How many miles do you get on a tank of nitrous until it needs to be refilled?
On a 10 lb tank with bottle heater you can get about 15-20 1/8th mile passes. (It's not legal to use on street, I have a ticket to prove it lol)

I got pulled over for speeding and the only thing in the back was a nitrous tank strapped down with a line hooked up. (I could of had it installed and not hooked up and wouldn't of got a ticket). Of course it was the same day I had left the track so had the back seats out so it was in plain sight. Damn bottle was near empty too.

I haven’t had that problem yet. I keep my bottle in the cargo area with a cargo cover over it. I went to an inspection station and got my expo inspected with the full kit installed lol
 






Are you running the stock fuel pump? If so,
Is the fuel for the nitrous hooked up to the valve on the fuel rail?

How are you controlling the Air fuel ratio when bott pressure drops? Do you have a controller or just stop using it?

Do you have arp bolts on the lower or upper intake?
Any concern of blowing a gasket anywhere?
 






Are you running the stock fuel pump? If so,
Is the fuel for the nitrous hooked up to the valve on the fuel rail?

How are you controlling the Air fuel ratio when bott pressure drops? Do you have a controller or just stop using it?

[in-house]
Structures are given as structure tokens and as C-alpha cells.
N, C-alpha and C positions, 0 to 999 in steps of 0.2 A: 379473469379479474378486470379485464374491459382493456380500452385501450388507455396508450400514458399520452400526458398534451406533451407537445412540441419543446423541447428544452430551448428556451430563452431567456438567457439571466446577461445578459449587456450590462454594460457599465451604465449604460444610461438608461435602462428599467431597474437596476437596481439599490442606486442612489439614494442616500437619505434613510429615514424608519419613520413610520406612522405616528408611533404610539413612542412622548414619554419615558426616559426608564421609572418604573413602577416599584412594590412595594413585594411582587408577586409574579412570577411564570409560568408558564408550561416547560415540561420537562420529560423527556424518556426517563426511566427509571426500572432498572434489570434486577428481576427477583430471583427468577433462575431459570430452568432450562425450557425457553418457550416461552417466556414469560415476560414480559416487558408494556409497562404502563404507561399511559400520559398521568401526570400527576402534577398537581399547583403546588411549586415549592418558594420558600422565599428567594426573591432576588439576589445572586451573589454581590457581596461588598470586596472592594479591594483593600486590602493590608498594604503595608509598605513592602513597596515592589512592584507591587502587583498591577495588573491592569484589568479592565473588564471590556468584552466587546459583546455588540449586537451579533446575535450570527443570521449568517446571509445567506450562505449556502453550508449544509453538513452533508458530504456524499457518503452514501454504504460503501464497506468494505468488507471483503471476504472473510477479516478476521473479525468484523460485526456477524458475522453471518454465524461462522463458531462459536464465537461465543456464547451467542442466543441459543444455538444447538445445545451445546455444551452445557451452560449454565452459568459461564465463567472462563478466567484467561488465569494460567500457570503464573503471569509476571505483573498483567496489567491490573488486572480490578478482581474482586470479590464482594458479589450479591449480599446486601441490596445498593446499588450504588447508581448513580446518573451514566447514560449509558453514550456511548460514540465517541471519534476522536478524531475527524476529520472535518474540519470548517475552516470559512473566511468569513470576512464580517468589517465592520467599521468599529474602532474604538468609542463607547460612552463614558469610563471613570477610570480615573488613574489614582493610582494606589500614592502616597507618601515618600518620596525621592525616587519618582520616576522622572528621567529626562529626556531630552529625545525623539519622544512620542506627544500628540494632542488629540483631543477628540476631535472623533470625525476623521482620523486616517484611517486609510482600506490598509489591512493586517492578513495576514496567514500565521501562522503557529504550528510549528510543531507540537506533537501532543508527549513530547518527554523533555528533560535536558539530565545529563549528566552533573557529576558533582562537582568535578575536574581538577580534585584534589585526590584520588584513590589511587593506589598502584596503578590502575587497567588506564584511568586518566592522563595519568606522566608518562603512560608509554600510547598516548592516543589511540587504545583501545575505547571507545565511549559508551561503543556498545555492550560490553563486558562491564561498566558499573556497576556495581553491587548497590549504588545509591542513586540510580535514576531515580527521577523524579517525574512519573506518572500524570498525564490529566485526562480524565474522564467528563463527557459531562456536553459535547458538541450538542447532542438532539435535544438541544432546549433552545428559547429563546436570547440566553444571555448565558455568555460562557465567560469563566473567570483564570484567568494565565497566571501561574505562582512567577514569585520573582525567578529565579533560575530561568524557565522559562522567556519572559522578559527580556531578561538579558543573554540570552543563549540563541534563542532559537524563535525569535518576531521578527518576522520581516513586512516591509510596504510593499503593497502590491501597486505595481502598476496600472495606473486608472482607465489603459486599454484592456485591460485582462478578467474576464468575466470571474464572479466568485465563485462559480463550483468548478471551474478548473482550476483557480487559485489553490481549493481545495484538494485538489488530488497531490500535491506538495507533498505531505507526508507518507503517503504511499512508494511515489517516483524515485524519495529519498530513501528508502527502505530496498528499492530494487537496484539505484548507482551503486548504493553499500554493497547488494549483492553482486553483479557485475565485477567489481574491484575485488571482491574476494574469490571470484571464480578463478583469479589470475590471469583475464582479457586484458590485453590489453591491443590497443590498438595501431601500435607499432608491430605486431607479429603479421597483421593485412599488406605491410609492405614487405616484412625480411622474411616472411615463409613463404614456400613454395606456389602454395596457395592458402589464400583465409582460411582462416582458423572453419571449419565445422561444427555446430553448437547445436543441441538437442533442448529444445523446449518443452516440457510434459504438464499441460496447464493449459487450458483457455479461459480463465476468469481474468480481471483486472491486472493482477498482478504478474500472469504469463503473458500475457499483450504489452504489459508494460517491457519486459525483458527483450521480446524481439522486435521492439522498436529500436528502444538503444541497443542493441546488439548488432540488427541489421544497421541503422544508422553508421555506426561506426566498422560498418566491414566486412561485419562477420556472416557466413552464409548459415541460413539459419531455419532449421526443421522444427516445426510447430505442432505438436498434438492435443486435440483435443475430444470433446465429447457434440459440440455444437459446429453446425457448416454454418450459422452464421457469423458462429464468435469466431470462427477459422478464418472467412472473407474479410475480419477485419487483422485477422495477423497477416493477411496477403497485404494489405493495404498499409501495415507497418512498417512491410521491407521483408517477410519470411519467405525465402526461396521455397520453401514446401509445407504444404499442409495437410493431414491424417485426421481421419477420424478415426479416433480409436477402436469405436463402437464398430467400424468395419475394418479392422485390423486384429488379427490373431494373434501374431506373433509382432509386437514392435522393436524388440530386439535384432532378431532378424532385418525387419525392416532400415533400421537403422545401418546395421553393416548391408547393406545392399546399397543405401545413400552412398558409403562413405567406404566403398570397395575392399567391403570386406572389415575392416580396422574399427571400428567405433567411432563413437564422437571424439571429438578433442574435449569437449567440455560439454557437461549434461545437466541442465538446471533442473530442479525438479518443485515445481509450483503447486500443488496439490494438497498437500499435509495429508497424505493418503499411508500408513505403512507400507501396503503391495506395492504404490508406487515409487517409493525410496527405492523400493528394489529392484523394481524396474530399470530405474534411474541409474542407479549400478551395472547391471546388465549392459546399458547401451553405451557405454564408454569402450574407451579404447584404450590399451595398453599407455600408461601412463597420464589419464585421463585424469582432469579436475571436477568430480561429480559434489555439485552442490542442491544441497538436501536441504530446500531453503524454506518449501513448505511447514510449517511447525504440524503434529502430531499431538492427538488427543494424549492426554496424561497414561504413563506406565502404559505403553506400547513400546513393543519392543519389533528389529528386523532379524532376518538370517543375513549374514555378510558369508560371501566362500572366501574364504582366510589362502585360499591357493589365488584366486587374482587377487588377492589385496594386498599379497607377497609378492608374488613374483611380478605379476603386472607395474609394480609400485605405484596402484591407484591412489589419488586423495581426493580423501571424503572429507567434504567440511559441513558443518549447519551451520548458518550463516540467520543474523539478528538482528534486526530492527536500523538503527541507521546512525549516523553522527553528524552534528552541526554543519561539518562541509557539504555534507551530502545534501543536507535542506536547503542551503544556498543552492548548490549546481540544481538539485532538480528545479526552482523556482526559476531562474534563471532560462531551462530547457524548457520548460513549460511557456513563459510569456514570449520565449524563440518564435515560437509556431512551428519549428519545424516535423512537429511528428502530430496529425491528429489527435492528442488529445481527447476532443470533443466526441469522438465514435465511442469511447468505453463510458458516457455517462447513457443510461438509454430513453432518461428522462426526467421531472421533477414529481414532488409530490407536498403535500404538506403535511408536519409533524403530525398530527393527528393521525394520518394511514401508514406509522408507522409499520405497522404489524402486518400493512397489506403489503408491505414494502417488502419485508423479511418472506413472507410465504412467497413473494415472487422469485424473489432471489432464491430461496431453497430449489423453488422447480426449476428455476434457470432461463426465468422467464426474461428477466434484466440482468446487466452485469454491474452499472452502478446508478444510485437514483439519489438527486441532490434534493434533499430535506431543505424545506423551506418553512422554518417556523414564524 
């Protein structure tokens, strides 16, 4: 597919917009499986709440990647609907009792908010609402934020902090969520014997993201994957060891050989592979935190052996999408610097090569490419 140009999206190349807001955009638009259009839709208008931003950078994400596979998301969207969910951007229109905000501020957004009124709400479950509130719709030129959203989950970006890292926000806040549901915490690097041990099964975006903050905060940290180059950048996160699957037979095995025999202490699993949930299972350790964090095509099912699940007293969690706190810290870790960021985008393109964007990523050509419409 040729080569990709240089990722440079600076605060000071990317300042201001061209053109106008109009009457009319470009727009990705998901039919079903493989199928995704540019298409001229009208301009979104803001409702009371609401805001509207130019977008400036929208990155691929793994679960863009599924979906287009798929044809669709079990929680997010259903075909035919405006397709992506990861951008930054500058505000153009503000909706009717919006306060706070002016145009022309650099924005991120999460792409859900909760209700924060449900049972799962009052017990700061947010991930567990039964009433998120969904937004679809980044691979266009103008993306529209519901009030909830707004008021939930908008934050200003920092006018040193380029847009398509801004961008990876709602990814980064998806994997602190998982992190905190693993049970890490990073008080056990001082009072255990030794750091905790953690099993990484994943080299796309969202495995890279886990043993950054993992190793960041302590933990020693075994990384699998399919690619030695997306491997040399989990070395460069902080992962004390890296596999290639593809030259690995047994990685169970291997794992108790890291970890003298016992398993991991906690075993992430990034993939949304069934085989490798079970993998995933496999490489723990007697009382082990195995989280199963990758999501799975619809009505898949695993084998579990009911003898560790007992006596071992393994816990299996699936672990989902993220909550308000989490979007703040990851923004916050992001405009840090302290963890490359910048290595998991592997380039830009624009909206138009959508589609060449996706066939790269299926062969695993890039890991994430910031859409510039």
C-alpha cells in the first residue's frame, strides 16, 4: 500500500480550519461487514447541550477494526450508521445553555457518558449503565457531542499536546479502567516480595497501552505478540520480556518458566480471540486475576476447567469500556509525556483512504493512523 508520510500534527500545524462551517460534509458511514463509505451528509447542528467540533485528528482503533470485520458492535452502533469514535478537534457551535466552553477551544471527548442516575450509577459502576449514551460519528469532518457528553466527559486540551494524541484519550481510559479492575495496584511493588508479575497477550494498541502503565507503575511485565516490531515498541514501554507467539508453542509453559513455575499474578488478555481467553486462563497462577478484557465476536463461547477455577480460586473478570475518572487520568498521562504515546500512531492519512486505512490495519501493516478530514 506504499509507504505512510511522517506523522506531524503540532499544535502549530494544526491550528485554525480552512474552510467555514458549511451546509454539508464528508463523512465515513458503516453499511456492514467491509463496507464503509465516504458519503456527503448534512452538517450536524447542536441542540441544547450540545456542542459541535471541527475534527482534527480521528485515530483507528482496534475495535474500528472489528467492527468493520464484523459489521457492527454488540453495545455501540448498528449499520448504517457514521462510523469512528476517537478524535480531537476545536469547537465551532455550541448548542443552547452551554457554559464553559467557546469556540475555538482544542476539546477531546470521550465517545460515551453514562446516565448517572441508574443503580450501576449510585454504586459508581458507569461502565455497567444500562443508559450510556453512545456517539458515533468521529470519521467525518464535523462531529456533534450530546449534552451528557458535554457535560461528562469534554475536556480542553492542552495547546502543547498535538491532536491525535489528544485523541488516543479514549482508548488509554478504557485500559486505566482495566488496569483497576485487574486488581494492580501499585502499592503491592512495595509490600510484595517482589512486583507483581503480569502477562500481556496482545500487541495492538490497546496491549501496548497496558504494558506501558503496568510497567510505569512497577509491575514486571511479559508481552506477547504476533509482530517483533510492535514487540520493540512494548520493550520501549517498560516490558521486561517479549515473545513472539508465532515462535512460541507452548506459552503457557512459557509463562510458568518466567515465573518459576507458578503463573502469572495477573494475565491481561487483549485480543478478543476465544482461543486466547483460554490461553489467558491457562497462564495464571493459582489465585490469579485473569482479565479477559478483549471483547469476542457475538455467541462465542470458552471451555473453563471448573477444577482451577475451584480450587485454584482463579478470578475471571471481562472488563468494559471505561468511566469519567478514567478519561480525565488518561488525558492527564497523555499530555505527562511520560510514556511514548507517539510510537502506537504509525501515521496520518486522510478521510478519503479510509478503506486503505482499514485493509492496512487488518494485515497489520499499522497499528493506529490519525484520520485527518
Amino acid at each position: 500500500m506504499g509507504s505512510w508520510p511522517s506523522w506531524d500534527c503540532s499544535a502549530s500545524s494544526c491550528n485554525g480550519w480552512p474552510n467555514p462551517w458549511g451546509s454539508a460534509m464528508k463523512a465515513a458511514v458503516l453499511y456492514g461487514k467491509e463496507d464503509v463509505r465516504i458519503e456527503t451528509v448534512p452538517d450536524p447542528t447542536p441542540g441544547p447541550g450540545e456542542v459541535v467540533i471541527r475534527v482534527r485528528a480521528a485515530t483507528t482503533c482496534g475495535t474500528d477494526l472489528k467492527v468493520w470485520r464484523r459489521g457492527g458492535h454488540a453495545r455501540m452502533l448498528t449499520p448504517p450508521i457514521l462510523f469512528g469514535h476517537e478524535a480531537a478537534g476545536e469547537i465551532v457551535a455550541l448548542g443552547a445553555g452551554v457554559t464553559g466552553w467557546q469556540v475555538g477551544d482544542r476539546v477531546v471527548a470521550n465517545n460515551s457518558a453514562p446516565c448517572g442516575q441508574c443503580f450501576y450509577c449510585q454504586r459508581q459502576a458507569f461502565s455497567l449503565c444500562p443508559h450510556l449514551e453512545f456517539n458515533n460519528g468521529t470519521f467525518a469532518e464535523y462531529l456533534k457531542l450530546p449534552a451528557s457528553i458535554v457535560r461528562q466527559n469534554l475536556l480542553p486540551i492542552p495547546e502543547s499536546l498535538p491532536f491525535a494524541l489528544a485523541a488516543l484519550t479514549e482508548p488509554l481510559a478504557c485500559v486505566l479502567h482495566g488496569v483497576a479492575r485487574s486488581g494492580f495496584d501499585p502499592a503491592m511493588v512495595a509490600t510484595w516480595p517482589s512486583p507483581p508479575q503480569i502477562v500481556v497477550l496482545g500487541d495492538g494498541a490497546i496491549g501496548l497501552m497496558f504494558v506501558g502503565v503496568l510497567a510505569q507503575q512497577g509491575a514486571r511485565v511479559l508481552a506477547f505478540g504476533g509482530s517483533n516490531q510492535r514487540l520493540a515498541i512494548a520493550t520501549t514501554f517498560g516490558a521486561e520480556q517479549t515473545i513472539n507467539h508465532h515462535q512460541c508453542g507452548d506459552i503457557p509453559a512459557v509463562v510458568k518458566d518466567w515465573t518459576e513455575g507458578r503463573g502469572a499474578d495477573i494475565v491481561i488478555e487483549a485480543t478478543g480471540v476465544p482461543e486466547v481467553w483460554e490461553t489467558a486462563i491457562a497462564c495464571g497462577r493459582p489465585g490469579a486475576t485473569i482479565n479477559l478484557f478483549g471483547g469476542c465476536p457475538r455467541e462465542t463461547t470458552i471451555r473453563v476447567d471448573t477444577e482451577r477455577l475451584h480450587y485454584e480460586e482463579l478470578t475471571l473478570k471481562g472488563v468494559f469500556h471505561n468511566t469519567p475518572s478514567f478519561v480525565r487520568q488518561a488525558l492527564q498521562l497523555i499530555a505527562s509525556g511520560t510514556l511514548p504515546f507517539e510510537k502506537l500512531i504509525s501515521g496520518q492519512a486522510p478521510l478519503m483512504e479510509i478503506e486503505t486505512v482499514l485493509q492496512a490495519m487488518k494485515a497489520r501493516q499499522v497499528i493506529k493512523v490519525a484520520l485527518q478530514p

Do you have arp bolts on the lower or upper intake?
Any concern of blowing a gasket anywhere?

I am running the factory fuel pump and the line to the fuel solenoid is hooked up via shredder valve with a 1/16 npt-4an fitting

I have a bottle warmer and monitor my pressure normally, I will not spray unless my bottle pressure is at 900+ for the bottle.

I don’t have arp bolts, everything is stock. Arp headwear is in the future tho. I have more of a concern about blowing head gaskets more then anything due to the excessive pressure in the heads. Possibly lifting the head. But I won’t go any higher then a 125 shot at this stage.
 






How do you control your air fuel ratio, ? , or does it stay correct with 900+ in bottle with matching fuel and n0s jets?
 






How do you control your air fuel ratio, ? , or does it stay correct with 900+ in bottle with matching fuel and n0s jets?

Aslong as the bottle pressure is 900+ it stays consistent. The second it drops below 900 psi (even with bottle heater on) means that he nitrous is almost gone. That’s when I stop spraying. Generally I go 8 passes and call it a day just for the fact that I don’t want to over do it, and I play it safe.

What I do is I monitor my long term fuel trim to make sure the air to fuel is correct.

A lot of the time I’ll fill the bottle and I’ll buy new plugs and do a nitrous tune up

Gap plugs at .025
Install with engine warm.
Do a quick burnout
Do a 1/4 mile pass
Instantly shut engine off after I cross the line
Pull plugs on both banks and read them
From there I’ll make my timing adjustments and fuel adjustments just by reading the spark plug.

Kind of an old school way of doing it but it is the most effective.

Nothing will tell you how your engine is doing better then a spark plug reading. Not even a a/f ratio gauge.